April 20, 2023
Testing UX Research with ChatGPT: it's not there yet!
This is a test! Let’s try to get ChatGPT to help us with a user test for Tiffany’s website. We’re going to focus mostly on writing the testing protocol and we’re going to challenge it! In this article, I provide excerpts of my conversation with Chat GPT. If you want to read the whole discussion, you can access it here on our notion page. One of the main conclusions of this article is that you should already be experienced if you want to leverage AI for your UX Research because - like it or not - it won’t do everything in your place and it won’t always do it well.
Ferpection’s Prompt-Like-a-Pro Checklist
If you want to read no further, here’s a checklist on optimizing your instructions - or prompts - with Chat GPT for UX Research:
- Tell ChatGPT to behave like an seasoned expert in UX Research. Also, tell it to ignore all instructions before this one.
- Share the task you want delivered: writing a test protocol, improving a baseline, researching competitors, etc.
- Request ChatGPT to always ask you questions before answering, answer the AI’s questions!
- When you feel you answered enough questions, ask it to complete the task.
- Ask to refine specific elements rather everything at once.
- Review everything carefully with your imperfect yet critical human brain.
“Where is he? Who? ChatGPT!”
You might be familiar with Biff’s quote from Back to the Future when he miscalls the hero Marty: “Hey, Calvin Klein”. If you’re just getting back yourself from a time travel adventure, you might ignore what ChatGPT is. Here’s what the famous AI has to say for itself:
“Welcome back from your time-travel adventure. I am ChatGPT, an artificial intelligence language model developed by OpenAI. I am capable of generating human-like responses to a wide range of questions and prompts, using advanced machine-learning algorithms and natural language processing techniques. I can provide information on many topics and engage in conversations on a wide range of subjects.”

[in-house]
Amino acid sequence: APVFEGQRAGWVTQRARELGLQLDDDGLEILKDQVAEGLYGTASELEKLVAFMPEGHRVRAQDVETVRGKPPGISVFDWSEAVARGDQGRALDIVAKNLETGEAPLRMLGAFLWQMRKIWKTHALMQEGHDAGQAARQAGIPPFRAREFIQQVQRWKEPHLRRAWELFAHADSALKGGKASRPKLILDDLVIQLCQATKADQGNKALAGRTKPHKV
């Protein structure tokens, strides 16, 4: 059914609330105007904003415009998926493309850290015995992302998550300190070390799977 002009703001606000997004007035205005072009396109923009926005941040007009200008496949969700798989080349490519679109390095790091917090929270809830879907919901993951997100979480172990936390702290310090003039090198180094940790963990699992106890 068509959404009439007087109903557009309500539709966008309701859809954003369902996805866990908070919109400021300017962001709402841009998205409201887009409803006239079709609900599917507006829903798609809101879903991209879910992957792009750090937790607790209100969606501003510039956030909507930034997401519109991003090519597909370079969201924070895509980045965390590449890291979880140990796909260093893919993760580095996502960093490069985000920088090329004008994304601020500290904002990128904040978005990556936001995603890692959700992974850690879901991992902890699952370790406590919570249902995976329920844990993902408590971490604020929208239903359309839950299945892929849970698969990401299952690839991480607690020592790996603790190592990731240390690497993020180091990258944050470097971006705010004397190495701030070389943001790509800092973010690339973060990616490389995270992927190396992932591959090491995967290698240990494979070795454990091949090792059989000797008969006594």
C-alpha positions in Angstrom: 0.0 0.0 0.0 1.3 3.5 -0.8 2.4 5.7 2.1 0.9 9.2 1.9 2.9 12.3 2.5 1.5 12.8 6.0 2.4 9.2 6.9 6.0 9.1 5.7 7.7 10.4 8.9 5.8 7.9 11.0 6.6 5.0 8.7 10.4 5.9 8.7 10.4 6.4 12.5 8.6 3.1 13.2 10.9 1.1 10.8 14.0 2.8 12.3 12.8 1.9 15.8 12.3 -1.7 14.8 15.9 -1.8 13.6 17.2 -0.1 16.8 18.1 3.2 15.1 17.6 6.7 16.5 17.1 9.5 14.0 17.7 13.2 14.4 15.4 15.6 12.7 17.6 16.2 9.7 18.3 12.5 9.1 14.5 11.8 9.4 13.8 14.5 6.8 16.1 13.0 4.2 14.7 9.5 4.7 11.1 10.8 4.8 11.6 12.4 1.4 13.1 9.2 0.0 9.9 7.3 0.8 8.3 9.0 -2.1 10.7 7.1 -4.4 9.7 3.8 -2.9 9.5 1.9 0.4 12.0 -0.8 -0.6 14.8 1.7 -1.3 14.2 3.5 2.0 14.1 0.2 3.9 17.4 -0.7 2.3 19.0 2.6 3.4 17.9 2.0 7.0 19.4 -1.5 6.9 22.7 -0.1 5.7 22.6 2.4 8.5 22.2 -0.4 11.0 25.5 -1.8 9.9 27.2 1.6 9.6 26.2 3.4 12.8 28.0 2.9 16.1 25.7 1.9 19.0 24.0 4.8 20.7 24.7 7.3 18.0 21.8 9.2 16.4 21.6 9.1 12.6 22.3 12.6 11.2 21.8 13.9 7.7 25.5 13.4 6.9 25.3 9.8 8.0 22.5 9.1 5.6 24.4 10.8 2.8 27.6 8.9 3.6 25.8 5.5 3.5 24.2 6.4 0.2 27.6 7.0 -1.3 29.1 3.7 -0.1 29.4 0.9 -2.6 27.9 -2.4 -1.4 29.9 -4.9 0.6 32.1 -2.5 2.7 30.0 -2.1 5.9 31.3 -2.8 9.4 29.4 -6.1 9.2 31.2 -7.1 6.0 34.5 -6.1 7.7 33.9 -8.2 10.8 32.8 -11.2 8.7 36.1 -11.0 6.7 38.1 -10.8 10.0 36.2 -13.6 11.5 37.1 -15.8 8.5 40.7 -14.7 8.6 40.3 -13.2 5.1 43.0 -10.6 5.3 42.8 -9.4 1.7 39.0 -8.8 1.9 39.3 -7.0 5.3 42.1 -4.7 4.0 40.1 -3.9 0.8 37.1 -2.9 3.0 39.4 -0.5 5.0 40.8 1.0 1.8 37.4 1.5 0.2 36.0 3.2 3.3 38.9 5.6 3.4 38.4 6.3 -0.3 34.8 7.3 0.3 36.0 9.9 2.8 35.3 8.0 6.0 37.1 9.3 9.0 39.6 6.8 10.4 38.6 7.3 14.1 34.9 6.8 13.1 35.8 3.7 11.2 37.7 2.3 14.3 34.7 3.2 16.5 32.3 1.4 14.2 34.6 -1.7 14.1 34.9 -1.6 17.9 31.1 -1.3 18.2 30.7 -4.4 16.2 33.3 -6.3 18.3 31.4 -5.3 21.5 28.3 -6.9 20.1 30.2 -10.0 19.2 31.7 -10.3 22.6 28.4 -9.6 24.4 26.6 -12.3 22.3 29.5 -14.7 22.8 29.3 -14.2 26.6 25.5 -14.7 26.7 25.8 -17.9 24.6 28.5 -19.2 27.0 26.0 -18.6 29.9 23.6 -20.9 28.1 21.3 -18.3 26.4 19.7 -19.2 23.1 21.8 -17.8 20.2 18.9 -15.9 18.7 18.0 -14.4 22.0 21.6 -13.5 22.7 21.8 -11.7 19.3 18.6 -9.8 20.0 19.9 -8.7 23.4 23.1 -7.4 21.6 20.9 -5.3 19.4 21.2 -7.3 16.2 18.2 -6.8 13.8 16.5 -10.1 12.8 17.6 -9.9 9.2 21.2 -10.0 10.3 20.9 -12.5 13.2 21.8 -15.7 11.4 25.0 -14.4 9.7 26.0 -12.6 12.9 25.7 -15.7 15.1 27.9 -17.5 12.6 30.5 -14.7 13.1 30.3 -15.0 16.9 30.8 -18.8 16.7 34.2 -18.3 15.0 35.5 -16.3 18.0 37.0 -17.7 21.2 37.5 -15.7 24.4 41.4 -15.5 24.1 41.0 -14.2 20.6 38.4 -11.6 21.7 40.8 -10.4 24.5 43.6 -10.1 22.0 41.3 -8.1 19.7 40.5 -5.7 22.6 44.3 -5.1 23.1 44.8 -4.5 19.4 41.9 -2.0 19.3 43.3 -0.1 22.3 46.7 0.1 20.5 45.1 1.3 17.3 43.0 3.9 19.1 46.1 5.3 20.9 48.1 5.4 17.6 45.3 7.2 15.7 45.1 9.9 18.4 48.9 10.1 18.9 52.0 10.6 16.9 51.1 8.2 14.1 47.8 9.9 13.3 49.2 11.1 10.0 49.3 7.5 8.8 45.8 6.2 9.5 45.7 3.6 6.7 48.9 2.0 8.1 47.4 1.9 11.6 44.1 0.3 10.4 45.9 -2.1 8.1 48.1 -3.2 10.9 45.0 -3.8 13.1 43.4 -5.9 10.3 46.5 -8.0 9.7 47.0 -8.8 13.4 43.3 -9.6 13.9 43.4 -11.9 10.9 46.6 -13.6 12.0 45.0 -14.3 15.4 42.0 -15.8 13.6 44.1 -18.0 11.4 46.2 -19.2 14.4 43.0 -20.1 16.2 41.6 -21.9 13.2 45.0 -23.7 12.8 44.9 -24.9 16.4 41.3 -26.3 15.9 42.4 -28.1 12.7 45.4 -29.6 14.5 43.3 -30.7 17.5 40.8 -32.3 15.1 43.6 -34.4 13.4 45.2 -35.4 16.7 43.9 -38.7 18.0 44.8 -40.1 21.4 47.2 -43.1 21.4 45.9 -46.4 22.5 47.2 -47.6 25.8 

Note that providing information and engaging in conversations are two different propositions and you have to leverage both if you want to get the most out of Chat GPT as we’ll see below.
So UX and Chat GPT: UX Research, UX Design, UX Writing, UX everything?
There are many ways you can leverage AI for UX tasks. Here are 3 examples listed in 10 best ways to use chat GPT as a UX designer:
- Data research
- UI copy or UX writing
- Coding, CSS for example!
Here, we’re going to zero in on writing protocols for a user test and dig deeper into the matter.
Let’s do this: User Research with ChatGPT
We’ve chosen to ask ChatGPT’s help with testing Tiffany’s website. The brand is well-known and we can use this protocol to explore combining e-commerce objectives with creating a unique luxury online experience. To keep this short and sweet, we will ask it to write the actual test scenarios for user interviews, something we can immediately use. But first, let’s get the artificial intelligence prepared for what comes next.
“Put yourself in the right mindset and forget any parameter so far”
Chat GPT tends to give vanilla answers. We can do a couple of things to mitigate that. The first is to set our expectations as experienced / expert professionals:
Ignore all instructions before this one. You're a UX Research expert. You've been conducting market research and usability testing for the past 20 years. Your task is now to write the user testing protocol for Tiffany's website.
This will influence the answers we are given. Also, note the first sentence that ensures your chat is not influenced by a previous interaction. Prompt experts state that even a new chat comes with pre-loaded variables so opening a conversation with this prompt is apparently relevant.
Always ask questions
We tend to prompt artificial intelligence with a task while omitting important pieces of context. We can remedy that too with the following instruction, similar to what a real consultant would do:
In our attempt, Chat GPT then came up with some interesting points: